ASU hosts evening with world-renowned composer Eric Whitacre

October 3, 2013

World-renowned composer Eric Whitacre will speak at ASU in an informal question and answer session, 7:30 p.m., Oct. 24, in the Evelyn Smith Music Theatre in the School of Music on the Tempe campus.

The evening will open with Whitacre’s “She Weeps Over Rahoon,“ performed by the ASU Women’s Chorus under the direction of Ashley Conway, ASU School of Music doctor of musical arts in music (conducting) student. Following the performance, Whitacre will discuss the piece and David Schildkret, School of Music professor and director of choral activities, will moderate a question and answer session. Eric Whitacre to speak at ASU Oct. 24, 2013 Download Full Image

“Light & Gold,” Whitacre’s first recording, for which he served as both composer and conductor, won a Grammy award in 2012. Within a week of its release, it was the No. 1 classical recording throughout the United States and the United Kingdom. Whitacre has become one of the most popular composers writing choral music today, with one of the most active online fan bases of any living composer.

“Choirs all over the world sing and love his music,” Schildkret says. “This is an extraordinary opportunity for ASU and Phoenix.”

Whitacre is currently the composer in residence at the University of Cambridge’s Sidney Sussex College, in the U.K. "I am thrilled to have the chance to meet some of the extraordinary musicians from in and around Phoenix, hosted by the exceptional team at ASU," he says.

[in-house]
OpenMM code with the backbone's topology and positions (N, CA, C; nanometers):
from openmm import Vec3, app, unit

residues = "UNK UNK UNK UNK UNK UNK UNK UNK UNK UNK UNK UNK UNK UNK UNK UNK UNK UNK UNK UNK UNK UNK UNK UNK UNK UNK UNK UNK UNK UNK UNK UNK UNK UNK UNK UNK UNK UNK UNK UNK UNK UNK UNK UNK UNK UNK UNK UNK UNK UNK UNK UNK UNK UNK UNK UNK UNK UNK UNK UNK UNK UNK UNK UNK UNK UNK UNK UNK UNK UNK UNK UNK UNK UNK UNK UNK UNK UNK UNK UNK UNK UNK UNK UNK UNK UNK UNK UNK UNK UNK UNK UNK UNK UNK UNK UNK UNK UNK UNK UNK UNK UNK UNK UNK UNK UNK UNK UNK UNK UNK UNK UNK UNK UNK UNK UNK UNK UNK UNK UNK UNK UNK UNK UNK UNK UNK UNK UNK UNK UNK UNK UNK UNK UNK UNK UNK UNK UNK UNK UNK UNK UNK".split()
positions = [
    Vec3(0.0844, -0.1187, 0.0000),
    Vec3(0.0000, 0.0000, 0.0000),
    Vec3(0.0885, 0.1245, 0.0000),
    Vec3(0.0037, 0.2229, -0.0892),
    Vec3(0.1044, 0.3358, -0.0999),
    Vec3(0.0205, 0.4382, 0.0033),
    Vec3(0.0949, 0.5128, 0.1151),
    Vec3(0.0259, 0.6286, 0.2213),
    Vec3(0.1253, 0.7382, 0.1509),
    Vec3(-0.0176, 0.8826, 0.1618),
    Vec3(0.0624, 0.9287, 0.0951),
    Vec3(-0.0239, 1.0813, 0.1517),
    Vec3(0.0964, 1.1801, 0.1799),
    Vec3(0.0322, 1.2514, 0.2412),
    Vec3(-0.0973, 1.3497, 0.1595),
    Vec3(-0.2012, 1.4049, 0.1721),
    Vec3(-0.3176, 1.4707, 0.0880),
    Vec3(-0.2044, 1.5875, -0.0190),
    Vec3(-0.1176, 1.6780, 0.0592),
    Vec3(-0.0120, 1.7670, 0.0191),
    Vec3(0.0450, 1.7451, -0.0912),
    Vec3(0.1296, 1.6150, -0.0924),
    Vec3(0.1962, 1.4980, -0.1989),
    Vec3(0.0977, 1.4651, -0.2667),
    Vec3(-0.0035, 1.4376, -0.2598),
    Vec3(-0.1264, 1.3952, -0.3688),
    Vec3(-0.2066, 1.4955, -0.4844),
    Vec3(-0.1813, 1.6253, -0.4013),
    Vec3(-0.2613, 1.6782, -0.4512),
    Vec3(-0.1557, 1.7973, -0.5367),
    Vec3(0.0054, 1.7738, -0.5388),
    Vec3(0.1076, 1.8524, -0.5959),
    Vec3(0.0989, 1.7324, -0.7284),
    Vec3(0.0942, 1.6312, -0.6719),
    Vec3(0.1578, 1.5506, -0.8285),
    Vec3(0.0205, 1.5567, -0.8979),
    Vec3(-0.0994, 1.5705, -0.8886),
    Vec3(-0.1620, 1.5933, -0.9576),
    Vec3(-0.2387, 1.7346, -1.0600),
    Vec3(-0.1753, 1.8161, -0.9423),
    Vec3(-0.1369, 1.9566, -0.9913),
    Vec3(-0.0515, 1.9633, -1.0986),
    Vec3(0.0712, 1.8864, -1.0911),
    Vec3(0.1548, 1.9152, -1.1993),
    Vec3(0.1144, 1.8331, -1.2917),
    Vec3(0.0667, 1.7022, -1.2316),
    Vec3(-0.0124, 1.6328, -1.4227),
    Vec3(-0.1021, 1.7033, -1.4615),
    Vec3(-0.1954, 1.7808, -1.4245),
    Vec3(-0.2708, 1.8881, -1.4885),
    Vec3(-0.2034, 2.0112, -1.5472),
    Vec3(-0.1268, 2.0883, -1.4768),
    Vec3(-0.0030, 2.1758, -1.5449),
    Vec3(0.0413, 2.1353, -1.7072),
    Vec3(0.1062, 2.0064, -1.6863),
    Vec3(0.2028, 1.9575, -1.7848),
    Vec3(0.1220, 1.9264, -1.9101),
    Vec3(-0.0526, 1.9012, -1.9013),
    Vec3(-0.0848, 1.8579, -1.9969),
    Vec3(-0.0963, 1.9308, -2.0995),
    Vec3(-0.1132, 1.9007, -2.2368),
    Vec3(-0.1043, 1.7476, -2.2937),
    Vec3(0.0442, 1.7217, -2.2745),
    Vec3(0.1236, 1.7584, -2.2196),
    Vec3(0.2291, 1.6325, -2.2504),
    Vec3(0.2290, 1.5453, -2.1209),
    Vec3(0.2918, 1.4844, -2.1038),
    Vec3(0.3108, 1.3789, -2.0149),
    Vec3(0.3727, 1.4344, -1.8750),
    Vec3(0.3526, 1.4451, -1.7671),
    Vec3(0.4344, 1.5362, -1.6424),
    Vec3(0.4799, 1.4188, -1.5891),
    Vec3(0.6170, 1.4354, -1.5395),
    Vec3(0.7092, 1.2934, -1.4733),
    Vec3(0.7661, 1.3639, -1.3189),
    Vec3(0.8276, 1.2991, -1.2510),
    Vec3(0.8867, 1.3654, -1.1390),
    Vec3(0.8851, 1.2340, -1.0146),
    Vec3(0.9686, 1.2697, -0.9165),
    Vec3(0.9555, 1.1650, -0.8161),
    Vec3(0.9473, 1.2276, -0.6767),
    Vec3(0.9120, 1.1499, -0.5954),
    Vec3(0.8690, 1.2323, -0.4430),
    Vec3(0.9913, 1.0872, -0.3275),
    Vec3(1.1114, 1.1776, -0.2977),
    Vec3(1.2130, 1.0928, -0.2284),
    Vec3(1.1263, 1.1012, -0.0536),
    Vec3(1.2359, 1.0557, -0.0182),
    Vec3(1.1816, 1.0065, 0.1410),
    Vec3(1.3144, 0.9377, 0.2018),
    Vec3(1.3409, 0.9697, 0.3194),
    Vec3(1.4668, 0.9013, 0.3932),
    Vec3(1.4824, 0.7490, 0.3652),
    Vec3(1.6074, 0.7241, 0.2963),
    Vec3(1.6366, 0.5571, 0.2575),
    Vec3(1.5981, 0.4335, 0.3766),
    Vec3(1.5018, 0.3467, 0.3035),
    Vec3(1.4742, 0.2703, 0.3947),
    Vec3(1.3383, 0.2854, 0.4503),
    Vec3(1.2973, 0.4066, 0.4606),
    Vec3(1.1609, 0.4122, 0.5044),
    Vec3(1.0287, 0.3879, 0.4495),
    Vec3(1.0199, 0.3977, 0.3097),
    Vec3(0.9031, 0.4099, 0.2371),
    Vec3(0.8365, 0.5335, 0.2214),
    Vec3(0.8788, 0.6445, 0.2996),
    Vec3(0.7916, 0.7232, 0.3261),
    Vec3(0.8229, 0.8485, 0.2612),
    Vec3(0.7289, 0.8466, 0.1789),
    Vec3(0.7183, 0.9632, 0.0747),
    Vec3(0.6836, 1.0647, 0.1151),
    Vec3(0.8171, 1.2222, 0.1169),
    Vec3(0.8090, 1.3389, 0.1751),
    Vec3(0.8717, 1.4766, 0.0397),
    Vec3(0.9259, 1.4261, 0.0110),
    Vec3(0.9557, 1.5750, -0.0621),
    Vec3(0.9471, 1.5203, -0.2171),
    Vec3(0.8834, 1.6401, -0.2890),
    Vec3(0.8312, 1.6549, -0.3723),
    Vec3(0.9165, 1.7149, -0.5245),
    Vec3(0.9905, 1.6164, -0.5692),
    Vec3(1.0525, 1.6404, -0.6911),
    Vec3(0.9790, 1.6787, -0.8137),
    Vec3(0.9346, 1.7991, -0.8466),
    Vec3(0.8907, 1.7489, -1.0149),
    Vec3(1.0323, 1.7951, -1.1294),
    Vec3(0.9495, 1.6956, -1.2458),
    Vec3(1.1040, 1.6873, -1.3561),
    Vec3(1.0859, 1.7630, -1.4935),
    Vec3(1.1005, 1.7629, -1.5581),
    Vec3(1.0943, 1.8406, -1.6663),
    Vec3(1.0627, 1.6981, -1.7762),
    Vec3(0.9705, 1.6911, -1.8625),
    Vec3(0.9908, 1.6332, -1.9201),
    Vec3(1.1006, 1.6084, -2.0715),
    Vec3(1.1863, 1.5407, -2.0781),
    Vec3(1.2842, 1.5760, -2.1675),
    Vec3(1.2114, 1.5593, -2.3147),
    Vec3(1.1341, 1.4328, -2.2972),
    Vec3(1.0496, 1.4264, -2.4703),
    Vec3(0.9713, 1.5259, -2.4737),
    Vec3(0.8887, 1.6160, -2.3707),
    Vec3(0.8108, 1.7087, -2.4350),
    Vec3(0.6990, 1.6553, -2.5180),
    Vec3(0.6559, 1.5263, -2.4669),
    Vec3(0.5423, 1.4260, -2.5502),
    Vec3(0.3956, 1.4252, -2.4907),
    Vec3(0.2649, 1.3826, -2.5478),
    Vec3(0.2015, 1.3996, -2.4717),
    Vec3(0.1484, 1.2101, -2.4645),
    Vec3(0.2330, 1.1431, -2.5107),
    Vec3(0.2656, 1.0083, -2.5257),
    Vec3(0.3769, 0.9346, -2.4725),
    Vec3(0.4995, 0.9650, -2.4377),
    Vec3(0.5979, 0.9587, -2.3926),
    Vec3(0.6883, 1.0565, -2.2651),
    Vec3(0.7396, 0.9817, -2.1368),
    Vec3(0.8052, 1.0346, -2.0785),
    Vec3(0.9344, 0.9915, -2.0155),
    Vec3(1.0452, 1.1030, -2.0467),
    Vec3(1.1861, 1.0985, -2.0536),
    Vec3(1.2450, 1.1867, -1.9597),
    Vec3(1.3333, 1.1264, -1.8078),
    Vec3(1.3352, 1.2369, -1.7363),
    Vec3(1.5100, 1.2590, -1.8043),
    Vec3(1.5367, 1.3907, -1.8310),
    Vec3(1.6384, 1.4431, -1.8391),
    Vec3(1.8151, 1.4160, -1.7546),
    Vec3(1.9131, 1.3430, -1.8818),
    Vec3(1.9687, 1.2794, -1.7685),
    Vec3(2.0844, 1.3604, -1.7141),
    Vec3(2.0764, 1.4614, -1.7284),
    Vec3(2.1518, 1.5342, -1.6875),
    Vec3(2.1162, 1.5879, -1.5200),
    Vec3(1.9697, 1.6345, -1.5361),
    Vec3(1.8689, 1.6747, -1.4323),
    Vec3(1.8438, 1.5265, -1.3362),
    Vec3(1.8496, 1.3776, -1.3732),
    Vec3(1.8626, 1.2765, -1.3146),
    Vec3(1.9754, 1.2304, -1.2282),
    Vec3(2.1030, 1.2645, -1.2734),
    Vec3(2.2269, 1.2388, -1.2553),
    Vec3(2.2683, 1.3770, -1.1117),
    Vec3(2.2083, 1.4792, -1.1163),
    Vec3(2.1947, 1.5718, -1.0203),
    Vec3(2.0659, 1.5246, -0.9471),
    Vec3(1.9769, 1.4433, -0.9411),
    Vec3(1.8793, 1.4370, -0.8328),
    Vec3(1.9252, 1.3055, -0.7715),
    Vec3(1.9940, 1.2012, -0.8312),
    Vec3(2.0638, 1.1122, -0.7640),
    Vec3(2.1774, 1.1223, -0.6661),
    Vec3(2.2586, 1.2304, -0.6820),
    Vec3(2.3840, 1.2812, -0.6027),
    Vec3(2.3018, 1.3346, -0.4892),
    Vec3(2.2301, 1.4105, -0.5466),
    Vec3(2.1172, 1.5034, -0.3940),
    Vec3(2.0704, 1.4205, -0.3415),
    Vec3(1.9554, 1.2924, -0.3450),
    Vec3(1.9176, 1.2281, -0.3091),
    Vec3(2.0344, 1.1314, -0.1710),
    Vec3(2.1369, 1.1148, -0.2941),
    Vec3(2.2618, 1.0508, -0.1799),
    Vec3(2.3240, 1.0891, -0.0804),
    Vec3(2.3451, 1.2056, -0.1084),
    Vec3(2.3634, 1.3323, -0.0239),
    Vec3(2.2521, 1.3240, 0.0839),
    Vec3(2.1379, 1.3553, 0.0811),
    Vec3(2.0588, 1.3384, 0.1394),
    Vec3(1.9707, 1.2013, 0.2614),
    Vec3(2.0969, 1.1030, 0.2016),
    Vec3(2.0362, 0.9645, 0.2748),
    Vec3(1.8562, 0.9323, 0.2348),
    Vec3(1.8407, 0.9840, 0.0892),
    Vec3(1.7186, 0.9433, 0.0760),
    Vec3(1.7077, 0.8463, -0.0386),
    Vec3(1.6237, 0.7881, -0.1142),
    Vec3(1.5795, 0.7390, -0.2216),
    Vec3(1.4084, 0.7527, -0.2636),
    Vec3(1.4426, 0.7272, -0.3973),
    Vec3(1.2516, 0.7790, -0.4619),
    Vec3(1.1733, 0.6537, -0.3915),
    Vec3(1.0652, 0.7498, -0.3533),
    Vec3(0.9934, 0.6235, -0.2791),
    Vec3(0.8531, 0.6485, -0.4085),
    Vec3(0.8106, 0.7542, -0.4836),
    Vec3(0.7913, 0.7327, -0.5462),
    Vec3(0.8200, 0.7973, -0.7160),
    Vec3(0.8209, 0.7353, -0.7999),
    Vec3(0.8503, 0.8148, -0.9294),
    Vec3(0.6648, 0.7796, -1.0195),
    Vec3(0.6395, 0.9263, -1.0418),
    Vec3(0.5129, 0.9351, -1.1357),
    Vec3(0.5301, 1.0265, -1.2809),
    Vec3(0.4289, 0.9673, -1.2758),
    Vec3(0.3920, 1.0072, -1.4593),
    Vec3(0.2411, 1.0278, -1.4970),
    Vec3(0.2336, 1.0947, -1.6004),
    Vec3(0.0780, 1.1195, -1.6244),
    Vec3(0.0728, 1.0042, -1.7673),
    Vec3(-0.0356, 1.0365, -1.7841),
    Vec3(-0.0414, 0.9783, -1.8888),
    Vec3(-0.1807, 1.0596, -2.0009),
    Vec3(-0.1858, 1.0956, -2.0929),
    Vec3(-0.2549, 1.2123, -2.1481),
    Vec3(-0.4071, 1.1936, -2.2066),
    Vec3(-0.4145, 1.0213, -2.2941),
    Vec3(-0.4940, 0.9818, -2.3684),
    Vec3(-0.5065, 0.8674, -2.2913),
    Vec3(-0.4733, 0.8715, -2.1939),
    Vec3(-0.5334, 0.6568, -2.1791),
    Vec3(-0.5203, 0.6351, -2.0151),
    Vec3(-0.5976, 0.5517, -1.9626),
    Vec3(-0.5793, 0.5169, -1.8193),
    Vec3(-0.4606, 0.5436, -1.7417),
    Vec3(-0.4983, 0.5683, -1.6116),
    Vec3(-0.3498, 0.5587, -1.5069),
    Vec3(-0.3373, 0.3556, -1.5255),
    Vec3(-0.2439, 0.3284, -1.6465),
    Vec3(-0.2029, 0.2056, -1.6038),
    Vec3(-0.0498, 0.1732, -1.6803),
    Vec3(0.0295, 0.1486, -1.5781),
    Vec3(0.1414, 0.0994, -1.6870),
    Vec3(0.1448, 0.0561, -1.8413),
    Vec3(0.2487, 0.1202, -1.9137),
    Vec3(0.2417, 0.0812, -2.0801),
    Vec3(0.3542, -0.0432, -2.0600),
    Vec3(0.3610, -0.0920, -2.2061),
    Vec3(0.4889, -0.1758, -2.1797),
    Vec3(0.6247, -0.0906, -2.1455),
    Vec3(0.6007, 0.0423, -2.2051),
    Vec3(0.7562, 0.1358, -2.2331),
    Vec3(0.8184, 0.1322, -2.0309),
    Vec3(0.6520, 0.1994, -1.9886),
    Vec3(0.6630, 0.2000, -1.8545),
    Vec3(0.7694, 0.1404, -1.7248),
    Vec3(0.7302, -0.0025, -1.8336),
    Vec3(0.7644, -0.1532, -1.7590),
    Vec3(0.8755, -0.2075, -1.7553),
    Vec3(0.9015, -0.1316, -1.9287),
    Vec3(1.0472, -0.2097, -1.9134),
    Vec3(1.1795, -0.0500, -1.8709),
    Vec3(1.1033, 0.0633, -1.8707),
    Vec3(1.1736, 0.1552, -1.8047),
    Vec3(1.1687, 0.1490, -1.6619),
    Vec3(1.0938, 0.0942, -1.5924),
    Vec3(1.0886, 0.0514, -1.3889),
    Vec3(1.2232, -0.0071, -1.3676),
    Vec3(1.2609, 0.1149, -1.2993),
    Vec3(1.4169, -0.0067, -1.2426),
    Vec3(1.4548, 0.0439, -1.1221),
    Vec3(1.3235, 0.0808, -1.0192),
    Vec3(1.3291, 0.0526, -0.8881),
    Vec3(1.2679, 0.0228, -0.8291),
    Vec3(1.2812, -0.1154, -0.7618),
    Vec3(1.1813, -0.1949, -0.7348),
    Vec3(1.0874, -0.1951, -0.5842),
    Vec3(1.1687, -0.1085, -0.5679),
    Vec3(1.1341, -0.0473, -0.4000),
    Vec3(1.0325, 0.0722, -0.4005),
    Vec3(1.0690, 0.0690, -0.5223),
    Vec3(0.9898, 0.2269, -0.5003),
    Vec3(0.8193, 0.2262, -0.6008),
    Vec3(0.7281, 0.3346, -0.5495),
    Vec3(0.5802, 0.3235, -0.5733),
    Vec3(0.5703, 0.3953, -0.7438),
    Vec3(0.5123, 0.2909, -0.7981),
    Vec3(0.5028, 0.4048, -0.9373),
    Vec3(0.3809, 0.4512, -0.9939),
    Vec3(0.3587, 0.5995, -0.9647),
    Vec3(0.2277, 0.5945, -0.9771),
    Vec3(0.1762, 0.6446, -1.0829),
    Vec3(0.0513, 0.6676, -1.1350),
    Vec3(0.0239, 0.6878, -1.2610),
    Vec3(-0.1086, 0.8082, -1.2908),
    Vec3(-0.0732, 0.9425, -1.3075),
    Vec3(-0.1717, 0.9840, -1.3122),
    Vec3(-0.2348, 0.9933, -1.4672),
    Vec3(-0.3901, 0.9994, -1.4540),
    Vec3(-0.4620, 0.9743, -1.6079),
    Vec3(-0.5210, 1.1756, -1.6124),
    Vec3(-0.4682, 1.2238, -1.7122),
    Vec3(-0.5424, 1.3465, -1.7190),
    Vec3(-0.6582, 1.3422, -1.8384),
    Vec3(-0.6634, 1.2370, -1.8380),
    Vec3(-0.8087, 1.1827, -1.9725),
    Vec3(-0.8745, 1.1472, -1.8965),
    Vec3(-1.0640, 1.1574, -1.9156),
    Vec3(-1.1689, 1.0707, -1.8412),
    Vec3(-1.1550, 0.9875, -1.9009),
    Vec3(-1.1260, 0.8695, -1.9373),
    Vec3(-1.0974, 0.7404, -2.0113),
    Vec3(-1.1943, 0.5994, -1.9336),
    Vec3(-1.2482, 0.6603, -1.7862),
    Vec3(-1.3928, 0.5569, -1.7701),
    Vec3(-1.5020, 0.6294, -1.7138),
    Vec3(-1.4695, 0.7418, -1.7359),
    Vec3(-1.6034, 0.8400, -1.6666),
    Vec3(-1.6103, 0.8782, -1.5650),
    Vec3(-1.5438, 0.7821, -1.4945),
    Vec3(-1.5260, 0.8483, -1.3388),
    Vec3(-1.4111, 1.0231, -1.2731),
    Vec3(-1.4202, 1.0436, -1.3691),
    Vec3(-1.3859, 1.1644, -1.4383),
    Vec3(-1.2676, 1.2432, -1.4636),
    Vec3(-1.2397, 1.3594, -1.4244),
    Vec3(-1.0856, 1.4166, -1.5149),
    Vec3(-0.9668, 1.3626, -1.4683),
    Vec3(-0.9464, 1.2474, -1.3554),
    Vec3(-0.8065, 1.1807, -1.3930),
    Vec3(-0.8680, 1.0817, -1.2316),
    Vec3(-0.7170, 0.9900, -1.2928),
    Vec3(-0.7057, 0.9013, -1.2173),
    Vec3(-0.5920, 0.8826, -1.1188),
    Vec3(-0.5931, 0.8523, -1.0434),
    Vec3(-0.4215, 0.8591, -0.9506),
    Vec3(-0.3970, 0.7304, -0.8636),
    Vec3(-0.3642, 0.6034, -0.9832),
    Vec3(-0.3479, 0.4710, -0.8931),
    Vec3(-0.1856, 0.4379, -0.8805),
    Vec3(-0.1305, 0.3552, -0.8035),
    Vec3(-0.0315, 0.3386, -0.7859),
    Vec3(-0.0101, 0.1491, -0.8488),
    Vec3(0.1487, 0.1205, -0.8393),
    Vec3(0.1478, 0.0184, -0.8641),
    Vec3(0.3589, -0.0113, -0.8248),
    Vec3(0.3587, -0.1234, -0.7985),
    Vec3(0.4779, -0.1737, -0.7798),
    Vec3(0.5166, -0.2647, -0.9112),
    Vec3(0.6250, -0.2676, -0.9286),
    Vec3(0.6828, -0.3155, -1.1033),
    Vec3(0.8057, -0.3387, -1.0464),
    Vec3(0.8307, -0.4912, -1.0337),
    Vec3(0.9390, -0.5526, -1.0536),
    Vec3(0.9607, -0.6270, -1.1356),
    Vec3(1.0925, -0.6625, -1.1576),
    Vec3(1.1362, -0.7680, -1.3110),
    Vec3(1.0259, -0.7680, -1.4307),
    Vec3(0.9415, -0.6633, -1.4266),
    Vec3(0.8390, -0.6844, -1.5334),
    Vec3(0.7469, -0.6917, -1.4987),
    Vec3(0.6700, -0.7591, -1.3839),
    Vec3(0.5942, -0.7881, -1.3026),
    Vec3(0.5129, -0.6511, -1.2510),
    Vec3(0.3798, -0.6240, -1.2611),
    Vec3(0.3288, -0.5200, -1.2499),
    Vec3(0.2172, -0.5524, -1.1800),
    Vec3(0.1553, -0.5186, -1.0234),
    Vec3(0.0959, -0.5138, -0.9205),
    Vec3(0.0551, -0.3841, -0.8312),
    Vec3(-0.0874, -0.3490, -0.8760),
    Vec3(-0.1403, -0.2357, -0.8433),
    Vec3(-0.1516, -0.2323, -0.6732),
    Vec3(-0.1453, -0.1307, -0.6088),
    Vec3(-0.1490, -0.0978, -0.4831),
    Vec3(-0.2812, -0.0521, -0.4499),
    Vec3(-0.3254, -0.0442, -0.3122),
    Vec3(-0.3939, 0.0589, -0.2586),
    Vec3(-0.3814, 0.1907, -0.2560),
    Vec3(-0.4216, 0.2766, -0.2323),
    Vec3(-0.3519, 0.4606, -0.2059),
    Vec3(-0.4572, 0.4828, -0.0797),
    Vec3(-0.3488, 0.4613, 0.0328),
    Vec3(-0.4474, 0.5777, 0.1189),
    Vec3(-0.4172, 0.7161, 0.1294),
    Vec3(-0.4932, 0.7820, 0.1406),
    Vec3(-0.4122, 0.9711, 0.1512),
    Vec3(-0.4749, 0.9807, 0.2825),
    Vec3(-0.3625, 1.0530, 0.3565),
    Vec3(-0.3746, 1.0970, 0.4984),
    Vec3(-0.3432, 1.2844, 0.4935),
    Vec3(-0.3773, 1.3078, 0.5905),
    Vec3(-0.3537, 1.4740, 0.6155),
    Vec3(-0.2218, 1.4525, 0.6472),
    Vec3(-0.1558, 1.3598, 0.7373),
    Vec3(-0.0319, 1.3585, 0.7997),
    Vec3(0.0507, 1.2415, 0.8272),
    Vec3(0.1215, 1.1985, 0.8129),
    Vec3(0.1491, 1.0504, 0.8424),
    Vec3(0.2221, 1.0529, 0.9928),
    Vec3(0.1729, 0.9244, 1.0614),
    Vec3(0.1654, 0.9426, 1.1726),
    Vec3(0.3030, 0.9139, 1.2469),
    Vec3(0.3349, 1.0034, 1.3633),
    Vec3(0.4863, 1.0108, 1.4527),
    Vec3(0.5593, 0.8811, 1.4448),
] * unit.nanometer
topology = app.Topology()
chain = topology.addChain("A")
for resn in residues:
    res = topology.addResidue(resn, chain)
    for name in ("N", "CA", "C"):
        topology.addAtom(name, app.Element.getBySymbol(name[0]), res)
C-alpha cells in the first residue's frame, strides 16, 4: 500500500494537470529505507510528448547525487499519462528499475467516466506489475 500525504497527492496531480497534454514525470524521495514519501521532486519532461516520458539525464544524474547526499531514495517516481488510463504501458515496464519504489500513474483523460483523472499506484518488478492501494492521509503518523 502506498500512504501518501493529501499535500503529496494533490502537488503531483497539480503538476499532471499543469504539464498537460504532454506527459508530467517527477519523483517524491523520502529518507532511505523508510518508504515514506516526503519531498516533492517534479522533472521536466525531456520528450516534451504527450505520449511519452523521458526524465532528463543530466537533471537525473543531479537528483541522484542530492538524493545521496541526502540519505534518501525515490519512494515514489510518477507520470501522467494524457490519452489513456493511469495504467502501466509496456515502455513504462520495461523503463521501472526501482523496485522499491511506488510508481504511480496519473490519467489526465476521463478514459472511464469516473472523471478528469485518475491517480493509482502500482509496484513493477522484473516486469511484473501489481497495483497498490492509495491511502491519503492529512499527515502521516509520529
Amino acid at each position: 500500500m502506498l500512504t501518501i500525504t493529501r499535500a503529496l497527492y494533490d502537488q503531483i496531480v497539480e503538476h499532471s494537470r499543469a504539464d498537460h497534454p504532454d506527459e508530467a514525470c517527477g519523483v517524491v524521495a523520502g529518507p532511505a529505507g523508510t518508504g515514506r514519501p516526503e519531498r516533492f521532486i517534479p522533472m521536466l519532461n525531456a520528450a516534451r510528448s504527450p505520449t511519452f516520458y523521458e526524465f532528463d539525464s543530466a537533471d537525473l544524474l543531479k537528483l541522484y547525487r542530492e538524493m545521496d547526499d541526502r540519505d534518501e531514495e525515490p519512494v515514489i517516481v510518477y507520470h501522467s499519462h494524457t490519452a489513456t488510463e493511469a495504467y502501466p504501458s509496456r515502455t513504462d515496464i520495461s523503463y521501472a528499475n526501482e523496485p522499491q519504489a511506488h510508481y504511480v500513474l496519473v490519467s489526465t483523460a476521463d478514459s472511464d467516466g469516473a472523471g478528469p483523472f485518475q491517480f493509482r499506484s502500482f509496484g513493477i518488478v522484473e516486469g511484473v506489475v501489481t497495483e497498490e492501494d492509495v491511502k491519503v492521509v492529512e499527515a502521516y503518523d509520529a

The event is free, but advance tickets are required. Tickets are available for pick up in person at the ASU Herberger Institute Box Office, Nelson Fine Arts Center (limit two per person).

For more information, contact David Schildkret, director of choral activities at 480-965-3706 or

To learn more about Whitacre, visit

Deborah Sussman

Communications and media specialist, Herberger Institute for Design and the Arts


ASU project explores the future of publishing

October 3, 2013

How will people read in the future? What will books look and feel like? How will publishers adjust in the face of technological upheaval? In what new ways will authors engage with their readers?

To answer these questions and others, Arizona State University’s Center for Science and the Imagination is hosting the Sprint Beyond the Book at the Frankfurt Book Fair (Halle 8.0, Stand L171), Oct. 9-11. Sprint Beyond the Book Logo Download Full Image

Sprint Beyond the Book is an ambitious experiment that teams up writers, scholars, digital publishers and journalists to create a digital book featuring original writing, video and images in just 72 hours. The book will provide a diverse set of perspectives on the future of publishing and generate fresh insights on how reading, writing and literary culture will be reshaped by technological, economic and social change.

The event also will feature crowdsourced text and video responses to a variety of questions about the future of books and publishing collected through the project’s website, The project website will launch Oct. 7. Until then, more information is available at Once completed, the book will be available to download for free.

“When we read and write, we are tied together with millions of others through language, commerce and conversation. Our vision for the future of publishing is one that embraces the collective energy of readers,” says Ed Finn, director of the Center for Science and the Imagination and assistant professor at ASU’s School of Arts, Media and Engineering and Department of English.